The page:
VIVALDI: The Four Seasons, Op. 8 – John Corigliano, violin/New York Philharmonic/Guido Cantelli – Pristine Audio

by | Jul 29, 2009 | Classical Reissue Reviews | 0 comments

VIVALDI: The Four Seasons, Op. 8 – John Corigliano, violin/New York Philharmonic/Guido Cantelli

Pristine Audio PASC176, 44:26 ****:

Recorded 29 March 1955 in Carnegie Hall. This inscription of Vivaldi’s The Four Seasons stands as Cantelli’s only commercial inscription (for CBS ML 5044) with the New York Philharmonic, predating to some extent, the major Vivaldi revival that Reginald DeKoven and others unleashed in the early 1960s.  The ensemble I Musici recorded this popular music around the same time, their first commercial record. In this sonically gratifying restoration from Pristine, the engineer is our reliable Mark Obert-Thorn. At the time, Le quattro stagioni was a rare event on disc, and Cantelli–who had a penchant for old music as well as some neo-Classical moderns–would program the likes of Frescobaldi, Monteverdi, Gabrieli, and Albinoni into his diverse concerts.  This, when Mitropoulos–at the helm of the New York Philharmonic–had made it his mission to expose New York to much of the post-Schoenberg generation of European and American composition.

Basically, the Cantelli approach throughout The Four Seasons is relatively slow, even a mite “stodgy,” to our jaded ears, used to brilliantly fast tempos. Cantelli treats the entire production as Baroque program music, militant or at least quasi-martial in conception, often showing off the unisono legato line that Mitropoulos often wrought from the Philharmonic. Whether to call Cantelli’s tempos “romantic” begets more controversy, but he definitely basks in the interplay of suspended strings and harpsichord continuo, witness the Adagio molto of the F Major “Autumn” Concerto. The poem accompanying this delicious music claims “the drunkards have fallen asleep.” Again, a deliberate marcato pace infiltrates the Allegro of Autumn, Corigliano’s digging hard into his upper strings. On the other hand, the Largo from the E Major “Spring” Concerto permits Corigliano to apply the Italian, singing style that marks his playing of Bruch or Tchaikovsky. The easy sway of the Danza Pastoraleevokes nymphs and shepherds, a tender idyll of natural and spiritual rebirth.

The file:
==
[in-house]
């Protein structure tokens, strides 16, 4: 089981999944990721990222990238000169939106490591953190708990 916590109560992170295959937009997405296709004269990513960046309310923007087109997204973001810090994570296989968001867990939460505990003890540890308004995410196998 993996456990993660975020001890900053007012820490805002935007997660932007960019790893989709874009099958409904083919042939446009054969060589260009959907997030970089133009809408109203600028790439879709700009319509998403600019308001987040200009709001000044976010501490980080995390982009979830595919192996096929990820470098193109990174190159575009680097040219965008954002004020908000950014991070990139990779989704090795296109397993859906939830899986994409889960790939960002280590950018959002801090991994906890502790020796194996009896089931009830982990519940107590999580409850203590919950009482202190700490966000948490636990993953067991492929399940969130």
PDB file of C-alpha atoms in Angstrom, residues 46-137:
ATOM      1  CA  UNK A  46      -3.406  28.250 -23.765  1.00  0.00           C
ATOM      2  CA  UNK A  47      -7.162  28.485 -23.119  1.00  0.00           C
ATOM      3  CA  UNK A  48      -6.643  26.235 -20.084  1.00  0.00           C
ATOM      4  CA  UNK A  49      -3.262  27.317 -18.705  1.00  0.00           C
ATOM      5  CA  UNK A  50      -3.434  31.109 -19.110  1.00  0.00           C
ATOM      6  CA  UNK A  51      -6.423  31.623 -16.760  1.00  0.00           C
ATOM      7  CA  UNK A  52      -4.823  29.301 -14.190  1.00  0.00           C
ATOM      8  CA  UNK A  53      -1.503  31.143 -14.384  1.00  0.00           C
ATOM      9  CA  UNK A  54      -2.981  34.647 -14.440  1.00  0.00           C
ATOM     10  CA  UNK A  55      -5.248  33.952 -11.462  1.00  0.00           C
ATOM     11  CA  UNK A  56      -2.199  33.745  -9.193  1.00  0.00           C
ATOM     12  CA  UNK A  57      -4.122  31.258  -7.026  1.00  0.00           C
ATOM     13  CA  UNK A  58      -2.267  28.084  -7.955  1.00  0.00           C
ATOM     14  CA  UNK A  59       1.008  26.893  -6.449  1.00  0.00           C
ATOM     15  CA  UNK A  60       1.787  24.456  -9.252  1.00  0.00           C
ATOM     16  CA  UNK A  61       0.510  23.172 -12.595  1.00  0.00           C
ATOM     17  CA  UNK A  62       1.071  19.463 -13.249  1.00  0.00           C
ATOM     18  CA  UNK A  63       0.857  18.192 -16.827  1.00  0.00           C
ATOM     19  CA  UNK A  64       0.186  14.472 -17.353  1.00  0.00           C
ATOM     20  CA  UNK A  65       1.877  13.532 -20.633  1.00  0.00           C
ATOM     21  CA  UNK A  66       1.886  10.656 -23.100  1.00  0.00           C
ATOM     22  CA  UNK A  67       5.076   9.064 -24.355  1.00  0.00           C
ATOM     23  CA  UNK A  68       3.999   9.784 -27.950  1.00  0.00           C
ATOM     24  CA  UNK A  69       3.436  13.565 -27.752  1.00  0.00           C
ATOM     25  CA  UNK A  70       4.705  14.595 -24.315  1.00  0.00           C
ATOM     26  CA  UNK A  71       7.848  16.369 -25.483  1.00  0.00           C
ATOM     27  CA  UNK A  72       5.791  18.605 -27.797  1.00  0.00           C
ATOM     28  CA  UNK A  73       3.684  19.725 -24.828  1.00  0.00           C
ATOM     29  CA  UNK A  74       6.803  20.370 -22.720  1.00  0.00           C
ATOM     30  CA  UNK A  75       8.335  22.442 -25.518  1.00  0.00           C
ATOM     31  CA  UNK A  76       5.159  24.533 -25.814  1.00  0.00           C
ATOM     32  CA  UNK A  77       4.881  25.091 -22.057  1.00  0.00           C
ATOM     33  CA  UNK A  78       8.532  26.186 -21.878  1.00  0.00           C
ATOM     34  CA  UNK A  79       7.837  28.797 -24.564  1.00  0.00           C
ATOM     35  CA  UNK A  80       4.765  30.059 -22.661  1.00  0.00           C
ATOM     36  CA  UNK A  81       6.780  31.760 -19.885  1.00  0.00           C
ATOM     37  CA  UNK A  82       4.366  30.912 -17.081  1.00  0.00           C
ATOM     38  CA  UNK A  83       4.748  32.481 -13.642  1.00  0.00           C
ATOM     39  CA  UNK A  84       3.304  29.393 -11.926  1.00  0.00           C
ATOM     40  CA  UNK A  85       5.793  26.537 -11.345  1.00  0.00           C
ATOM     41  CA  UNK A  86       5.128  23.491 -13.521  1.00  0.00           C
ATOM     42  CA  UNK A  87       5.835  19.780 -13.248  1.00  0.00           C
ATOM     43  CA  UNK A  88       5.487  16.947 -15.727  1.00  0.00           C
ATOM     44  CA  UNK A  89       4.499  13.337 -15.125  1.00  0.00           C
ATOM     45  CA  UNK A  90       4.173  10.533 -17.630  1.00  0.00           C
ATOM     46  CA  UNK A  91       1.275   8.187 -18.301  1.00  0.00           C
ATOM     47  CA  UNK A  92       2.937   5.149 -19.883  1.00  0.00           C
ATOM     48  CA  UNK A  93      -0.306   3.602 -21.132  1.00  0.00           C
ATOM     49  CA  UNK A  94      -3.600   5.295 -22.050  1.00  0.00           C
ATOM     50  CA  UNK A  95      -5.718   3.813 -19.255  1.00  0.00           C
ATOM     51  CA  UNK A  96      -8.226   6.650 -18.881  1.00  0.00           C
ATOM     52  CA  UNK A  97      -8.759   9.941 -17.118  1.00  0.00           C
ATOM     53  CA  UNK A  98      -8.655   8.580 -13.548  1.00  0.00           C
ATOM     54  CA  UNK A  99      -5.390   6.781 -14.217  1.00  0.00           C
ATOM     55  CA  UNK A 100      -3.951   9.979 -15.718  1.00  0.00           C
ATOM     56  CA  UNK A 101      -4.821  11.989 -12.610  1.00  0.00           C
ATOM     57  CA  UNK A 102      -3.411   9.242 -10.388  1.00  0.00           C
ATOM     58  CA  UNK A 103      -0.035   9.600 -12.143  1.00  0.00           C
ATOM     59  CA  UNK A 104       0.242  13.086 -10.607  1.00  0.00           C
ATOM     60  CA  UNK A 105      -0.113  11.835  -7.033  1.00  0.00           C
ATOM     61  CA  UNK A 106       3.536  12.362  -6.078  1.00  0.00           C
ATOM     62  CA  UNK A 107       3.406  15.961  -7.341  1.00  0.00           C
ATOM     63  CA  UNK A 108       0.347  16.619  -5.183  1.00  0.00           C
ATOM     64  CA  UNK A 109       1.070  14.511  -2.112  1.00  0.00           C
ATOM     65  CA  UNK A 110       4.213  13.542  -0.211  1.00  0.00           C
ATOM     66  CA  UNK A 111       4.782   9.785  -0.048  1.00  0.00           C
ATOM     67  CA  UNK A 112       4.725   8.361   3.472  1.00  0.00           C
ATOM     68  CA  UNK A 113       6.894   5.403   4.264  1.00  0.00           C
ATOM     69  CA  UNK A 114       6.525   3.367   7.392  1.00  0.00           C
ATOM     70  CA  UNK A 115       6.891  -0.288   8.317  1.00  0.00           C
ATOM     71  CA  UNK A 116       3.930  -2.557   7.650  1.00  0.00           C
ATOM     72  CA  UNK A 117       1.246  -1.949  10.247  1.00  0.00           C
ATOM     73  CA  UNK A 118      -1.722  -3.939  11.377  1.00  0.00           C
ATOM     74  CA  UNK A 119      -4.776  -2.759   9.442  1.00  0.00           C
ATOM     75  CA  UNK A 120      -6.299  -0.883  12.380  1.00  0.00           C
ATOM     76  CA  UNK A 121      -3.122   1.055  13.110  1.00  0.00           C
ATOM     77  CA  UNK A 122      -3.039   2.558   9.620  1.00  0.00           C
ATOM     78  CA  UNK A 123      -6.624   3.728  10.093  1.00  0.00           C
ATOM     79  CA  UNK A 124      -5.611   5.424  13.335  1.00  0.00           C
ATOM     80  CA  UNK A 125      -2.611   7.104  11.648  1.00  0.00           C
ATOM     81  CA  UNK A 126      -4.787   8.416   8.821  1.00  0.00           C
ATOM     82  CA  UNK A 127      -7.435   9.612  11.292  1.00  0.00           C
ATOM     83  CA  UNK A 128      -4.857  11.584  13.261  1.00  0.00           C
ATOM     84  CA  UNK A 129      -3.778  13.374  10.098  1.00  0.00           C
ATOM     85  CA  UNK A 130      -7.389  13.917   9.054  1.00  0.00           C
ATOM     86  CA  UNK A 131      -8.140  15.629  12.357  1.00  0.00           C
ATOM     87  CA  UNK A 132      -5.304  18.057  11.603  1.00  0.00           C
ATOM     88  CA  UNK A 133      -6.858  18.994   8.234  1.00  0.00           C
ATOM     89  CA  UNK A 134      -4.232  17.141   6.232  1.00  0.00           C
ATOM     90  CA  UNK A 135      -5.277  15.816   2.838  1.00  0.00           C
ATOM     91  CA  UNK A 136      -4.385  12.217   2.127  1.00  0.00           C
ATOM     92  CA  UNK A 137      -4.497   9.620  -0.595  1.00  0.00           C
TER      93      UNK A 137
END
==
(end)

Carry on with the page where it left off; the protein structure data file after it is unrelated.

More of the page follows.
The F Minor “Winter” Concerto captures the treacherous ice and snow delineated in the accompanying sonnet, the violins staccato and Corigliano feverish in his solo part. Fine homogeneity of tone in the New York string section as the movement rocks with Nature’s might. The Largo over tripping pizzicati enjoys a lovely sonority, the drone bass under Corigliano’s cantilena that resembles “April Showers.” Nice pacing for the final Allegro, no dragging, and Corigliano’s rasping tone and etched double stops make a gratifying invocation of cracked ice. Cantelli sets up a brisk final Presto, even prestissimo, as his combined concertante forces sweep us to the kind of passionate peroration that made his performances consistently memorable.

— Gary Lemco

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